The primary importance of the Pope's most recent Encyclical lies naturally in its contents: namely his reassertion of one of the primordial Catholic beliefs that there exists a set of fundamental moral truths which are binding on the conscience of Catholics, which the personal conscience may not override. Its secondary, but strategic, significance lies in the fact that it is a call to arms, addressed particularly to the bishops to defend those basic moral truths which are inherent in the Catholic Faith; and to ensure that those whom the bishops appoint to teaching positions, will be men and women who can be trusted to proclaim and defend them.
As Bishop J.P. O'Connell, Administrator of the Archdiocese of Melbourne, in the absence of Archbishop Little, expressed it in the press statement which he issued to accompany the publication of the Encyclical: "He (the Pope) calls upon the Bishops, to whom the Encyclical is addressed, to see that its moral teaching is faithfully taught in Catholic institutions and that Catholics are guarded from every doctrine and theory contrary to that teaching."
It is, therefore, all the more regrettable that representative Jesuits, including the Australian Provincial, Fr W. Uren, have chosen publicly to cast doubt on the binding authority of the Encyclical and, therefore, of its author, Pope John Paul II.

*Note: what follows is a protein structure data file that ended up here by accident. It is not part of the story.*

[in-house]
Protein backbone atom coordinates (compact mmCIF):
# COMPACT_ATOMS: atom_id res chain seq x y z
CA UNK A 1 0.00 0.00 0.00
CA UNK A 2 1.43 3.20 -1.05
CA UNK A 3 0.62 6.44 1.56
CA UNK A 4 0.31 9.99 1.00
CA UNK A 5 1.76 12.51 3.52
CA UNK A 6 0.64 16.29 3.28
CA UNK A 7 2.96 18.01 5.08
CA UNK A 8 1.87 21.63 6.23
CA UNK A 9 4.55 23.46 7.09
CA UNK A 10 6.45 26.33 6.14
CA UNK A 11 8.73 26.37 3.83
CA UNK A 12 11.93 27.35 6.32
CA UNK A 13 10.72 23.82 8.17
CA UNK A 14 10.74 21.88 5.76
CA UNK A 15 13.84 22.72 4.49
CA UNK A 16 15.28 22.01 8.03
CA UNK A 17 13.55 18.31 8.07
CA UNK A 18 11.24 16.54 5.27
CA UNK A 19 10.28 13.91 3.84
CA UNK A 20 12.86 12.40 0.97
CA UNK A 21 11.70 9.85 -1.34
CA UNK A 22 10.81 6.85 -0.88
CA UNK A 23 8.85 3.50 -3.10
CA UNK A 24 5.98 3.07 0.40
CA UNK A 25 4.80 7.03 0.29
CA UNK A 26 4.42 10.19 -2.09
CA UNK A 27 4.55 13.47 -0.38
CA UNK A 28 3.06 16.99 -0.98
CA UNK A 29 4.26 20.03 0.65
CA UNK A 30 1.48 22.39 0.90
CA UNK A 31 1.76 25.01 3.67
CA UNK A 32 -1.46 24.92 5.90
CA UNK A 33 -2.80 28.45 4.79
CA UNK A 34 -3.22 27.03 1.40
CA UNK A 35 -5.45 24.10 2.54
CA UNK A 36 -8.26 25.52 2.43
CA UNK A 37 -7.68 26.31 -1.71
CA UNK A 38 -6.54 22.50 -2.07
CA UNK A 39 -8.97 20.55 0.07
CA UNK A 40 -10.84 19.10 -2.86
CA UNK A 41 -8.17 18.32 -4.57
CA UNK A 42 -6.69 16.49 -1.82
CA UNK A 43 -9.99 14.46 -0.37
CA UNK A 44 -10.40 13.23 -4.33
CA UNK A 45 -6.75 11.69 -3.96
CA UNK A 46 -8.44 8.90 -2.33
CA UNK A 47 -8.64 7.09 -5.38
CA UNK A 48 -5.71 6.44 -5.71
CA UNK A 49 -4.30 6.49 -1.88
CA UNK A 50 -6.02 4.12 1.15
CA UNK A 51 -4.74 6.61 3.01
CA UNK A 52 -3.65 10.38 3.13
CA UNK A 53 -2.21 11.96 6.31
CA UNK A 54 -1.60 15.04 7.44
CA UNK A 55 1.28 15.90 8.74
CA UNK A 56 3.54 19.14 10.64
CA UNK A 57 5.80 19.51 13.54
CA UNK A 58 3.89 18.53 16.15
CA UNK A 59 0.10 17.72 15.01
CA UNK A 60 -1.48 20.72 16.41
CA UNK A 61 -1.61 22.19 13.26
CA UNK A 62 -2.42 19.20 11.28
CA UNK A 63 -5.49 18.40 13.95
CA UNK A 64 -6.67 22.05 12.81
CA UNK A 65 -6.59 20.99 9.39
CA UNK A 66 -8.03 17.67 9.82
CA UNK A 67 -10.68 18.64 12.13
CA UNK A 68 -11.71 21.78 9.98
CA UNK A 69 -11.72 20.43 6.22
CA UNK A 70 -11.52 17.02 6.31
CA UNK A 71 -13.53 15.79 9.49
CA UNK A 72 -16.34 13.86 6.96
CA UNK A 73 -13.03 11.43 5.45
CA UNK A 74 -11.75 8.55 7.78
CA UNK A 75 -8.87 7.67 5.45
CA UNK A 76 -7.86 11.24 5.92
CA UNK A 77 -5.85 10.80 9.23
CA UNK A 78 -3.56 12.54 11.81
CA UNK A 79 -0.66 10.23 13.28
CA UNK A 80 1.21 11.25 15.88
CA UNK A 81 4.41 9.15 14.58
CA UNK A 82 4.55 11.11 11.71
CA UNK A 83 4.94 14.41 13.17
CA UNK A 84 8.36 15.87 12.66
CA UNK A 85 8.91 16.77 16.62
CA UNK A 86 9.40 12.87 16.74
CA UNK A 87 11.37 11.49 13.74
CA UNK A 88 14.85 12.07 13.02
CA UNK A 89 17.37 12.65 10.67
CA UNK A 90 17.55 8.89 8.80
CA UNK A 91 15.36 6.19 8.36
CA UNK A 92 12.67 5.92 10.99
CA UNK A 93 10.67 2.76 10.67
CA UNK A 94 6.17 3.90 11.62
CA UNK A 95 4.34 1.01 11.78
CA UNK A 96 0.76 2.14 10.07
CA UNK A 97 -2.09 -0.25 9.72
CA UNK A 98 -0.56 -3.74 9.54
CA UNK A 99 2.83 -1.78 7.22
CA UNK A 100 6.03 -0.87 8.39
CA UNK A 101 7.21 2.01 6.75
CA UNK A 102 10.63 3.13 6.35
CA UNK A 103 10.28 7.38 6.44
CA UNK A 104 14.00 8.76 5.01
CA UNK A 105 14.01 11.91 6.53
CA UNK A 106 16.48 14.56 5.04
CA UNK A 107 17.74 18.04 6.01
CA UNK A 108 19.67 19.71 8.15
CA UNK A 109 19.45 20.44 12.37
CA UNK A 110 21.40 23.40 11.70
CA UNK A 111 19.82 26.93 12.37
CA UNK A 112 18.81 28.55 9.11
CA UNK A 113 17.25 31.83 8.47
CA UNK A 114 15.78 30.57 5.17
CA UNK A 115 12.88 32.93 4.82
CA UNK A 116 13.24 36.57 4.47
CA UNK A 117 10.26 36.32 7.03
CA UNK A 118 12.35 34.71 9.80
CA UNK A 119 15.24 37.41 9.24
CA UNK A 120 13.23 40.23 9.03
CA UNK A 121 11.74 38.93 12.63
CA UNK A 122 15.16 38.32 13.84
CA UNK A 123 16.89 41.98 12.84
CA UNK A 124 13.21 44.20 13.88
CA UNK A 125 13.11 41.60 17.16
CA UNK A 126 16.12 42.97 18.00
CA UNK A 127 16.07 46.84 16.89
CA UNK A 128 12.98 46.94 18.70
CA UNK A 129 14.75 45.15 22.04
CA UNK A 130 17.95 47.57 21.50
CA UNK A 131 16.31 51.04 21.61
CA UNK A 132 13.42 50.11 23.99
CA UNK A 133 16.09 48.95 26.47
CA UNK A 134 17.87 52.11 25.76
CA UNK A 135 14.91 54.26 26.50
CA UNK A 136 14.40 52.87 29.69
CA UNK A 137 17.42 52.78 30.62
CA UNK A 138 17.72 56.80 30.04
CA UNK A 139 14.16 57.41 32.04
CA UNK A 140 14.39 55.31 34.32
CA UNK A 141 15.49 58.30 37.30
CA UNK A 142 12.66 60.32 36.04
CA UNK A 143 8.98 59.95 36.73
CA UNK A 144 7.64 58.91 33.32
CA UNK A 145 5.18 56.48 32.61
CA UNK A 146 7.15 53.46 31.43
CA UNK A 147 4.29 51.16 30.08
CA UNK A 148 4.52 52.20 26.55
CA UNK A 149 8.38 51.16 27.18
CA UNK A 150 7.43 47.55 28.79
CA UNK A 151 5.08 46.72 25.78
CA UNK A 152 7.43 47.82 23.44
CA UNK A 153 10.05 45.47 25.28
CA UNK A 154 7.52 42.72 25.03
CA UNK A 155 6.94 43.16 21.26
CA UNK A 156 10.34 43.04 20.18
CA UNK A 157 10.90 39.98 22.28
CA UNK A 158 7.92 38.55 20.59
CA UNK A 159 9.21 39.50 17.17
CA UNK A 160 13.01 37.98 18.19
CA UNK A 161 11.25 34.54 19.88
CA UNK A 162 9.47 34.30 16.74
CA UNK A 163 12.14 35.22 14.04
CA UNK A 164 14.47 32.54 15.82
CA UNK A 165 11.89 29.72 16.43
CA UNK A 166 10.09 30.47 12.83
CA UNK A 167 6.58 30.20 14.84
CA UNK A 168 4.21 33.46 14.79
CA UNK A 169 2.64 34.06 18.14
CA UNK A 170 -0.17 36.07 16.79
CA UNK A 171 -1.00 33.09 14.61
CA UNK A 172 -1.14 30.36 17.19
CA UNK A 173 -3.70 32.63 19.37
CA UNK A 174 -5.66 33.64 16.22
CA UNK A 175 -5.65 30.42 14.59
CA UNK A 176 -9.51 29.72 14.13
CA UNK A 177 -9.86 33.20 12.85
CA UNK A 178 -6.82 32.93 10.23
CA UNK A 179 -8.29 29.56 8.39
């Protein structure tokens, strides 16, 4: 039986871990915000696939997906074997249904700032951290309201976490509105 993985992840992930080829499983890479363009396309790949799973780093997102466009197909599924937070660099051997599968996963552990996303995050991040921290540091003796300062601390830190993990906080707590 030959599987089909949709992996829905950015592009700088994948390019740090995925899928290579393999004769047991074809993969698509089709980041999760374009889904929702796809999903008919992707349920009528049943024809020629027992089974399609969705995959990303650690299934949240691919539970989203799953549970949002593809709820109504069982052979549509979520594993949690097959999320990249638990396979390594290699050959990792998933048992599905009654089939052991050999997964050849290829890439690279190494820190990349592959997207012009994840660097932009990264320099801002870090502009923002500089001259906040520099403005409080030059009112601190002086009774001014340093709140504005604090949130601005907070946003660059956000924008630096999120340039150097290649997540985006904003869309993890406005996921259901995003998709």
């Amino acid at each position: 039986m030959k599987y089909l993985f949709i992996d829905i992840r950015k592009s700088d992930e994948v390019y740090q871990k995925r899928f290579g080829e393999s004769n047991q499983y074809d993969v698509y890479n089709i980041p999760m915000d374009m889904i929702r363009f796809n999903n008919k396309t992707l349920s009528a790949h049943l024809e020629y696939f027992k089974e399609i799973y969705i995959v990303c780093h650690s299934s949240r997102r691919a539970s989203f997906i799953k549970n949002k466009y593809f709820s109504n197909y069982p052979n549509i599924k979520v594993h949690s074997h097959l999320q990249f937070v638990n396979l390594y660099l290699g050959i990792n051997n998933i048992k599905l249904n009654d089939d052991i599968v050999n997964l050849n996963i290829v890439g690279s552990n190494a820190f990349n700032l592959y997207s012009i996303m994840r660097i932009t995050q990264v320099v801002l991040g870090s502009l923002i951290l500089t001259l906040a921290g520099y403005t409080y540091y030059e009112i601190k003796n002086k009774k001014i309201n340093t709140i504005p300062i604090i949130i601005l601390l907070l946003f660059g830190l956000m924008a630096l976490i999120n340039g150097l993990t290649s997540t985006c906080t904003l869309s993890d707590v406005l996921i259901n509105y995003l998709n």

It affords this journal no pleasure publicly to criticise the leader of the most influential religious order in this country, as it is throughout the world. But if a Provincial believes that he has the right publicly to contradict the Pope, he can hardly complain if his own statements are brought under equally public scrutiny.
The ABC's session, Four Corners, (October 11), which was clearly set up to demonstrate the divisions in Catholic ranks, provided first-class documentation as to where the land actually lay. Bishop Pell did not shirk the task of explaining, defending, and insisting on the binding force of the Encyclical. Unfortunately, his prime antagonist was a Jesuit in open conflict both with the Bishop and the Pope.
In a following interview in The Australian (13 October), Fr Uren stated that the Encyclical was the product of an "authoritarian" coterie surrounding the Pope, and that the Papacy should open itself up to other intellectual positions. The statement was both patronising and ill-informed.
At the Second Vatican Council, the present Cardinal Ratzinger (then Fr Ratzinger) was personal theologian to Cardinal Frings of Cologne, and closely associated throughout with Fr Karl Rahner and the group of German theological periti regarded as the liberal and progressive wing of the Council. The suggestion that he would need to be familiarised with Fr Uren's argument for the right of the individual conscience is merely silly.
As for the present Pope himself, anyone who doubts either his intelligence, the width of both his philosophical and theological knowledge, or his independence of thought, has only to refer to the role he played at the Council itself: particularly in the formulation of Lumen Gentium, Gaudium et Spes, the Declaration on Religious Liberty and in the development of the Council's theology of the Lay Apostolate. One thus needs a good deal of self-assurance to sit in judgment on the intellectual capacity of the two main architects of the Encyclical.